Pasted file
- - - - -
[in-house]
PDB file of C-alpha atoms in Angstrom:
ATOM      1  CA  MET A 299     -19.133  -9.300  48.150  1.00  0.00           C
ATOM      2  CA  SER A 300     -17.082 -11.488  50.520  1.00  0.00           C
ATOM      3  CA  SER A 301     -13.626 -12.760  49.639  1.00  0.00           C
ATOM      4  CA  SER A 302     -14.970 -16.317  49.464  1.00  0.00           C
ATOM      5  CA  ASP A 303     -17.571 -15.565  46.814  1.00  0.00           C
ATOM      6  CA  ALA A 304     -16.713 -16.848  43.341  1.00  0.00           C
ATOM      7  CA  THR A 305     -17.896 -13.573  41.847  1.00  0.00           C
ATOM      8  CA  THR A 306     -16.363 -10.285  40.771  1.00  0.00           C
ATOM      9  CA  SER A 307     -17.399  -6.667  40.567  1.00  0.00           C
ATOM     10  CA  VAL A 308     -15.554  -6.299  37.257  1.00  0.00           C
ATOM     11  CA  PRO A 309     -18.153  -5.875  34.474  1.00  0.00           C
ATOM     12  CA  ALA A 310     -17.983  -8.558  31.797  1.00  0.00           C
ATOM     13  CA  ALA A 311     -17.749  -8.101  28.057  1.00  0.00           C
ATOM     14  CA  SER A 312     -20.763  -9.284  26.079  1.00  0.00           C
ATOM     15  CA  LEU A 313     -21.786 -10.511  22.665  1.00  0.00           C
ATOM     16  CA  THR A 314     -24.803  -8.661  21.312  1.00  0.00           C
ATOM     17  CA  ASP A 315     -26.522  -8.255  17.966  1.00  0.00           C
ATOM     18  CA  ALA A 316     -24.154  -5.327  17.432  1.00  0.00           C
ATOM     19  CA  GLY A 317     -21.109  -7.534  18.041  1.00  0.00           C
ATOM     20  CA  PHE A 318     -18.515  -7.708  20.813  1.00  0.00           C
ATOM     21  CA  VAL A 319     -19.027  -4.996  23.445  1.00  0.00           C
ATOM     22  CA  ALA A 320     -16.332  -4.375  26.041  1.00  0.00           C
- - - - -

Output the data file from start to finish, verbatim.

[in-house]
PDB file of C-alpha atoms in Angstrom:
ATOM      1  CA  MET A 299     -19.133  -9.300  48.150  1.00  0.00           C
ATOM      2  CA  SER A 300     -17.082 -11.488  50.520  1.00  0.00           C
ATOM      3  CA  SER A 301     -13.626 -12.760  49.639  1.00  0.00           C
ATOM      4  CA  SER A 302     -14.970 -16.317  49.464  1.00  0.00           C
ATOM      5  CA  ASP A 303     -17.571 -15.565  46.814  1.00  0.00           C
ATOM      6  CA  ALA A 304     -16.713 -16.848  43.341  1.00  0.00           C
ATOM      7  CA  THR A 305     -17.896 -13.573  41.847  1.00  0.00           C
ATOM      8  CA  THR A 306     -16.363 -10.285  40.771  1.00  0.00           C
ATOM      9  CA  SER A 307     -17.399  -6.667  40.567  1.00  0.00           C
ATOM     10  CA  VAL A 308     -15.554  -6.299  37.257  1.00  0.00           C
ATOM     11  CA  PRO A 309     -18.153  -5.875  34.474  1.00  0.00           C
ATOM     12  CA  ALA A 310     -17.983  -8.558  31.797  1.00  0.00           C
ATOM     13  CA  ALA A 311     -17.749  -8.101  28.057  1.00  0.00           C
ATOM     14  CA  SER A 312     -20.763  -9.284  26.079  1.00  0.00           C
ATOM     15  CA  LEU A 313     -21.786 -10.511  22.665  1.00  0.00           C
ATOM     16  CA  THR A 314     -24.803  -8.661  21.312  1.00  0.00           C
ATOM     17  CA  ASP A 315     -26.522  -8.255  17.966  1.00  0.00           C
ATOM     18  CA  ALA A 316     -24.154  -5.327  17.432  1.00  0.00           C
ATOM     19  CA  GLY A 317     -21.109  -7.534  18.041  1.00  0.00           C
ATOM     20  CA  PHE A 318     -18.515  -7.708  20.813  1.00  0.00           C
ATOM     21  CA  VAL A 319     -19.027  -4.996  23.445  1.00  0.00           C
ATOM     22  CA  ALA A 320     -16.332  -4.375  26.041  1.00  0.00           C